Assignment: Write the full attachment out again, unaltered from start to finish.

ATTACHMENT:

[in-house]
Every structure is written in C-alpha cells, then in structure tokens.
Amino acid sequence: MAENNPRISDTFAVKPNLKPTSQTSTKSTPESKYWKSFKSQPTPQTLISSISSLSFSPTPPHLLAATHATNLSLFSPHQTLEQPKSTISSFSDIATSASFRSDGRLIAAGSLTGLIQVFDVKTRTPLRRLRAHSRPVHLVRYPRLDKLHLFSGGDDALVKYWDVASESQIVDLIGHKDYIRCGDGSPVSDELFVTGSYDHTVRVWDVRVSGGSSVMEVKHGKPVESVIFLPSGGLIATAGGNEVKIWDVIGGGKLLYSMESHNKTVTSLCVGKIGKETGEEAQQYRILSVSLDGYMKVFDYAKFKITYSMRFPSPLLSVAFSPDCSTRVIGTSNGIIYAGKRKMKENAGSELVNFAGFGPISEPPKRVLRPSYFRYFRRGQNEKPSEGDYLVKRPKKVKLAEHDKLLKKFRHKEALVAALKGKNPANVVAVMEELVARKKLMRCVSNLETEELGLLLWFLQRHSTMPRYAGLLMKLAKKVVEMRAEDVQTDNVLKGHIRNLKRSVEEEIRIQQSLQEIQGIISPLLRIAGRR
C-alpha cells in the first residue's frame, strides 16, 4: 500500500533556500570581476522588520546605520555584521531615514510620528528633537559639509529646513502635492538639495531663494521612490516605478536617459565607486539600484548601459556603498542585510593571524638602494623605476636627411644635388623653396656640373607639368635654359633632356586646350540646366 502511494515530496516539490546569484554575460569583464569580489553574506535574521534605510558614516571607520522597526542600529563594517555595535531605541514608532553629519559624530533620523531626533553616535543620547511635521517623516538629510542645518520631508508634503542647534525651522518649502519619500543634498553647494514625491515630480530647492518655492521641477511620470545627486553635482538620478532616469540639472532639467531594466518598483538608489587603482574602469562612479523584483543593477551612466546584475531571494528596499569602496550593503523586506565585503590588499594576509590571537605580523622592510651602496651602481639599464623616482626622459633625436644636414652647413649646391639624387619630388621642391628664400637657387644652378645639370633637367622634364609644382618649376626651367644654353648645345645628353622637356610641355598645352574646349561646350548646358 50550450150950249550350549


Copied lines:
[in-house]
Every structure is written in C-alpha cells, then in structure tokens.
Amino acid sequence: MAENNPRISDTFAVKPNLKPTSQTSTKSTPESKYWKSFKSQPTPQTLISSISSLSFSPTPPHLLAATHATNLSLFSPHQTLEQPKSTISSFSDIATSASFRSDGRLIAAGSLTGLIQVFDVKTRTPLRRLRAHSRPVHLVRYPRLDKLHLFSGGDDALVKYWDVASESQIVDLIGHKDYIRCGDGSPVSDELFVTGSYDHTVRVWDVRVSGGSSVMEVKHGKPVESVIFLPSGGLIATAGGNEVKIWDVIGGGKLLYSMESHNKTVTSLCVGKIGKETGEEAQQYRILSVSLDGYMKVFDYAKFKITYSMRFPSPLLSVAFSPDCSTRVIGTSNGIIYAGKRKMKENAGSELVNFAGFGPISEPPKRVLRPSYFRYFRRGQNEKPSEGDYLVKRPKKVKLAEHDKLLKKFRHKEALVAALKGKNPANVVAVMEELVARKKLMRCVSNLETEELGLLLWFLQRHSTMPRYAGLLMKLAKKVVEMRAEDVQTDNVLKGHIRNLKRSVEEEIRIQQSLQEIQGIISPLLRIAGRR
C-alpha cells in the first residue's frame, strides 16, 4: 500500500533556500570581476522588520546605520555584521531615514510620528528633537559639509529646513502635492538639495531663494521612490516605478536617459565607486539600484548601459556603498542585510593571524638602494623605476636627411644635388623653396656640373607639368635654359633632356586646350540646366 502511494515530496516539490546569484554575460569583464569580489553574506535574521534605510558614516571607520522597526542600529563594517555595535531605541514608532553629519559624530533620523531626533553616535543620547511635521517623516538629510542645518520631508508634503542647534525651522518649502519619500543634498553647494514625491515630480530647492518655492521641477511620470545627486553635482538620478532616469540639472532639467531594466518598483538608489587603482574602469562612479523584483543593477551612466546584475531571494528596499569602496550593503523586506565585503590588499594576509590571537605580523622592510651602496651602481639599464623616482626622459633625436644636414652647413649646391639624387619630388621642391628664400637657387644652378645639370633637367622634364609644382618649376626651367644654353648645345645628353622637356610641355598645352574646349561646350548646358 50550450150950249550350549